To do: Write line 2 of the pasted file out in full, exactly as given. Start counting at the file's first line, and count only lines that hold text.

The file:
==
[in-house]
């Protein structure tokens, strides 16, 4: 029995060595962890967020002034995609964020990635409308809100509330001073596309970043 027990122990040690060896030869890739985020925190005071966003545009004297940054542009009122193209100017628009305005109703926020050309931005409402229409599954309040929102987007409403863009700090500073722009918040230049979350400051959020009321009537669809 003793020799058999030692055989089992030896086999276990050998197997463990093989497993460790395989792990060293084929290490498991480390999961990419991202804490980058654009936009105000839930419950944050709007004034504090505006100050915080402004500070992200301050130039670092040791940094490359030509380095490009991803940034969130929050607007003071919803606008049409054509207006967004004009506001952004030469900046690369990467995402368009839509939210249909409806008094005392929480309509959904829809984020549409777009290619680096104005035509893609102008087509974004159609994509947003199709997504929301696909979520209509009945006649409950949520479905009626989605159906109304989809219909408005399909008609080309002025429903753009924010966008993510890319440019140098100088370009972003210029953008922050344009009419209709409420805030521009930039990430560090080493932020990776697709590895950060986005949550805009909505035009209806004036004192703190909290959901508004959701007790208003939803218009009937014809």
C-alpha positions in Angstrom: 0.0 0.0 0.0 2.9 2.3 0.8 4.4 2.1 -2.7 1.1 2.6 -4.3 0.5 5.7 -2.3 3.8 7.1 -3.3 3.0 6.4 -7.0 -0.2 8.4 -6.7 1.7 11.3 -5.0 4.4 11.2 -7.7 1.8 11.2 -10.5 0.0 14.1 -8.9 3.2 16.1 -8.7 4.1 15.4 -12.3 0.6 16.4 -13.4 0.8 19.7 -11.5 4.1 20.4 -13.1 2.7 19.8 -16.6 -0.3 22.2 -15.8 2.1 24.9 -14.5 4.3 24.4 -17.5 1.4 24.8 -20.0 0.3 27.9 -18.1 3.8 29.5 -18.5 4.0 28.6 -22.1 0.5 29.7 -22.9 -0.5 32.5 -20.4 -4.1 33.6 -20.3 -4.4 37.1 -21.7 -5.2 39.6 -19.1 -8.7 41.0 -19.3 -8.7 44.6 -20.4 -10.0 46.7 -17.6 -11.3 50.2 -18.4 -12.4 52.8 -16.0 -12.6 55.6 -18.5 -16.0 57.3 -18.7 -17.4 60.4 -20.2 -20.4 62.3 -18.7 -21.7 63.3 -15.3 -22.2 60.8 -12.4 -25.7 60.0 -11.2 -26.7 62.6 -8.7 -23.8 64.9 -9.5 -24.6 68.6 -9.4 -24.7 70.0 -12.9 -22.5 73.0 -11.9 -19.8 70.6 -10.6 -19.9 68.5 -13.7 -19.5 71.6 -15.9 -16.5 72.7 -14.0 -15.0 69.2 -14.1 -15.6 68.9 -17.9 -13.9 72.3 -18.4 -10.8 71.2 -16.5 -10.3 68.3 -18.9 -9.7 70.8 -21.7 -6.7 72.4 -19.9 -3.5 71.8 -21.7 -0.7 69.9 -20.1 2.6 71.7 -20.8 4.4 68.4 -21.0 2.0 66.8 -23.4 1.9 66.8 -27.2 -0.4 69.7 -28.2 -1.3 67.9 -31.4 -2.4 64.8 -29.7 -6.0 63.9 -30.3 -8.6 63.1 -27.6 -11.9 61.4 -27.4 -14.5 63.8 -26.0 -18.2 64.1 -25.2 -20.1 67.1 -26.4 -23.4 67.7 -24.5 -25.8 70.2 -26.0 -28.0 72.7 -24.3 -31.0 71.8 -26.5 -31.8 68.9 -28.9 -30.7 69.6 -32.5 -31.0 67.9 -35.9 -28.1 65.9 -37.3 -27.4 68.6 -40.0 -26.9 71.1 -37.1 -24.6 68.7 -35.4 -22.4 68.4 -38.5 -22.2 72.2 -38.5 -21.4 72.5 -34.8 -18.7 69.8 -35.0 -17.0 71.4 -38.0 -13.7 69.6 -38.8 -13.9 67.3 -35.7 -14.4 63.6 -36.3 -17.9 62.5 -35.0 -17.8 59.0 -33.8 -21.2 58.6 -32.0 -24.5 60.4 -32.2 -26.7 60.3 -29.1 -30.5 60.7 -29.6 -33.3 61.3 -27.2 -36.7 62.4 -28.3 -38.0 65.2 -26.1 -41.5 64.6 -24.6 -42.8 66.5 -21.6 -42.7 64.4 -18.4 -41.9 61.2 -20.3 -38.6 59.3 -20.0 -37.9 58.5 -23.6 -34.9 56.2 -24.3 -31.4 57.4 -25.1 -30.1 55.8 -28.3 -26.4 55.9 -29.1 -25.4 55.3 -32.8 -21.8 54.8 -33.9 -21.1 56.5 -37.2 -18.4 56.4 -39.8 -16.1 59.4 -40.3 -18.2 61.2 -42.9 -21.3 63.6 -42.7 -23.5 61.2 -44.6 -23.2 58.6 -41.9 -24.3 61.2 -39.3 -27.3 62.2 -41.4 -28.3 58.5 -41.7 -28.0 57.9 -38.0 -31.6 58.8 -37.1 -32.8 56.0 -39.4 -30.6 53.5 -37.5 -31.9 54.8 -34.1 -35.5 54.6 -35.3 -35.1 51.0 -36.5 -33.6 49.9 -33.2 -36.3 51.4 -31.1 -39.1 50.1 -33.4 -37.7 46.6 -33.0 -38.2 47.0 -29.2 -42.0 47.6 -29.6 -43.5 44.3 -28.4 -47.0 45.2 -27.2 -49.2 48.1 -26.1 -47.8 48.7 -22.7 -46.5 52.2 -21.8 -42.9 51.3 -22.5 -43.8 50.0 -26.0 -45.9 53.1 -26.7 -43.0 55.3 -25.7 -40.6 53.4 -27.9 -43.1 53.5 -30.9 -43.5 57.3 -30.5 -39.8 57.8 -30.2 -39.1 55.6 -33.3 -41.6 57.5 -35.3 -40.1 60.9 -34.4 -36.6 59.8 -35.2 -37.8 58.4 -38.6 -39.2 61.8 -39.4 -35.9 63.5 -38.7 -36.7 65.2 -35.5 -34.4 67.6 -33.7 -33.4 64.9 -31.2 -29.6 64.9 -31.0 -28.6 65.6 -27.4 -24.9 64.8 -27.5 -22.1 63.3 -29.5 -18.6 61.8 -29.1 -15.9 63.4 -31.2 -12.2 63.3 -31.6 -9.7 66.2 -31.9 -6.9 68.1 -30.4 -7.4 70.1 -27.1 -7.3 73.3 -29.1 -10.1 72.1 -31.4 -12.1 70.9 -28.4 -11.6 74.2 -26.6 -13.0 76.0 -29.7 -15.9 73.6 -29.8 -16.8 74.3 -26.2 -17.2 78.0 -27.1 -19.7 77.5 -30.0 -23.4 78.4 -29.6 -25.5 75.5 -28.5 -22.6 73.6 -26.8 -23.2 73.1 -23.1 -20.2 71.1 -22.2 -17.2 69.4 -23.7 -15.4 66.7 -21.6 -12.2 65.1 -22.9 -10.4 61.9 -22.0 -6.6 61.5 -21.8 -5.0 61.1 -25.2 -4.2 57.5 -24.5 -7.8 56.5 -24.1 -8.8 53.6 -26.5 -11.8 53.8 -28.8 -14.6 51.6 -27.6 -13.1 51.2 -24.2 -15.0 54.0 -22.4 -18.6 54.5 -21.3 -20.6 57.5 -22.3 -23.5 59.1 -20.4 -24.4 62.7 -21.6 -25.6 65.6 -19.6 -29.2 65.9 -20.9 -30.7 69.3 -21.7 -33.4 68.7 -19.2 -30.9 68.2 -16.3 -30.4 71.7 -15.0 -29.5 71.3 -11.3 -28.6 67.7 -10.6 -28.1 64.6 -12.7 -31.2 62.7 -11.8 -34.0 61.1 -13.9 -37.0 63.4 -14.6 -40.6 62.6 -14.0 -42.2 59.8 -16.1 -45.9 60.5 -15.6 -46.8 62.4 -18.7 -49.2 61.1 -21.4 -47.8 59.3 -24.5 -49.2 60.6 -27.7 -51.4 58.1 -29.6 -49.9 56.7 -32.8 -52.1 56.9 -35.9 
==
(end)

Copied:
């Protein structure tokens, strides 16, 4: 029995060595962890967020002034995609964020990635409308809100509330001073596309970043 027990122990040690060896030869890739985020925190005071966003545009004297940054542009009122193209100017628009305005109703926020050309931005409402229409599954309040929102987007409403863009700090500073722009918040230049979350400051959020009321009537669809 003793020799058999030692055989089992030896086999276990050998197997463990093989497993460790395989792990060293084929290490498991480390999961990419991202804490980058654009936009105000839930419950944050709007004034504090505006100050915080402004500070992200301050130039670092040791940094490359030509380095490009991803940034969130929050607007003071919803606008049409054509207006967004004009506001952004030469900046690369990467995402368009839509939210249909409806008094005392929480309509959904829809984020549409777009290619680096104005035509893609102008087509974004159609994509947003199709997504929301696909979520209509009945006649409950949520479905009626989605159906109304989809219909408005399909008609080309002025429903753009924010966008993510890319440019140098100088370009972003210029953008922050344009009419209709409420805030521009930039990430560090080493932020990776697709590895950060986005949550805009909505035009209806004036004192703190909290959901508004959701007790208003939803218009009937014809």